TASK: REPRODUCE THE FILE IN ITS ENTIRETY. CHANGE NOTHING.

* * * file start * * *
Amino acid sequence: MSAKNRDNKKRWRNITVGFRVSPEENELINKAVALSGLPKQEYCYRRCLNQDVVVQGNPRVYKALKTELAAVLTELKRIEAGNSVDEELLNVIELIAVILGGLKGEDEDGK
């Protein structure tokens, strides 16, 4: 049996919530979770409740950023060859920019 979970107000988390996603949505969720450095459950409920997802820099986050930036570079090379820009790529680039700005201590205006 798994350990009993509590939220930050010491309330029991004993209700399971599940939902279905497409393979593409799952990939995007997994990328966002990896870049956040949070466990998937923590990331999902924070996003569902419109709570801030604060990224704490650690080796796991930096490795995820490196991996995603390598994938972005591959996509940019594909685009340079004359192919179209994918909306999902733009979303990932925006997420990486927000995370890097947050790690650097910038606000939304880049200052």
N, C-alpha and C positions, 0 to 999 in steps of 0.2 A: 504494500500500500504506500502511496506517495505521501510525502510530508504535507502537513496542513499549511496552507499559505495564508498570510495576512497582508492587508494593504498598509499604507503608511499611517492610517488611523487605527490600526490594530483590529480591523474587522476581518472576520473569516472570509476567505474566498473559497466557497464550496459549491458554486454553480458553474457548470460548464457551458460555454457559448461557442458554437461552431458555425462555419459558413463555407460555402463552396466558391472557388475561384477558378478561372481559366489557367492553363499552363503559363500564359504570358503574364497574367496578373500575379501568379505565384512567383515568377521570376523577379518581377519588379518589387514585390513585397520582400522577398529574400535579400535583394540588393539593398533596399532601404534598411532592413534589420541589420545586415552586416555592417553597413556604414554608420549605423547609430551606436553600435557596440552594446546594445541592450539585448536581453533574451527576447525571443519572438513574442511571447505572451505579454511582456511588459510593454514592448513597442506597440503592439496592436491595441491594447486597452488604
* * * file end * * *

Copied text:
Amino acid sequence: MSAKNRDNKKRWRNITVGFRVSPEENELINKAVALSGLPKQEYCYRRCLNQDVVVQGNPRVYKALKTELAAVLTELKRIEAGNSVDEELLNVIELIAVILGGLKGEDEDGK
């Protein structure tokens, strides 16, 4: 049996919530979770409740950023060859920019 979970107000988390996603949505969720450095459950409920997802820099986050930036570079090379820009790529680039700005201590205006 798994350990009993509590939220930050010491309330029991004993209700399971599940939902279905497409393979593409799952990939995007997994990328966002990896870049956040949070466990998937923590990331999902924070996003569902419109709570801030604060990224704490650690080796796991930096490795995820490196991996995603390598994938972005591959996509940019594909685009340079004359192919179209994918909306999902733009979303990932925006997420990486927000995370890097947050790690650097910038606000939304880049200052």
N, C-alpha and C positions, 0 to 999 in steps of 0.2 A: 504494500500500500504506500502511496506517495505521501510525502510530508504535507502537513496542513499549511496552507499559505495564508498570510495576512497582508492587508494593504498598509499604507503608511499611517492610517488611523487605527490600526490594530483590529480591523474587522476581518472576520473569516472570509476567505474566498473559497466557497464550496459549491458554486454553480458553474457548470460548464457551458460555454457559448461557442458554437461552431458555425462555419459558413463555407460555402463552396466558391472557388475561384477558378478561372481559366489557367492553363499552363503559363500564359504570358503574364497574367496578373500575379501568379505565384512567383515568377521570376523577379518581377519588379518589387514585390513585397520582400522577398529574400535579400535583394540588393539593398533596399532601404534598411532592413534589420541589420545586415552586416555592417553597413556604414554608420549605423547609430551606436553600435557596440552594446546594445541592450539585448536581453533574451527576447525571443519572438513574442511571447505572451505579454511582456511588459510593454514592448513597442506597440503592439496592436491595441491594447486597452488604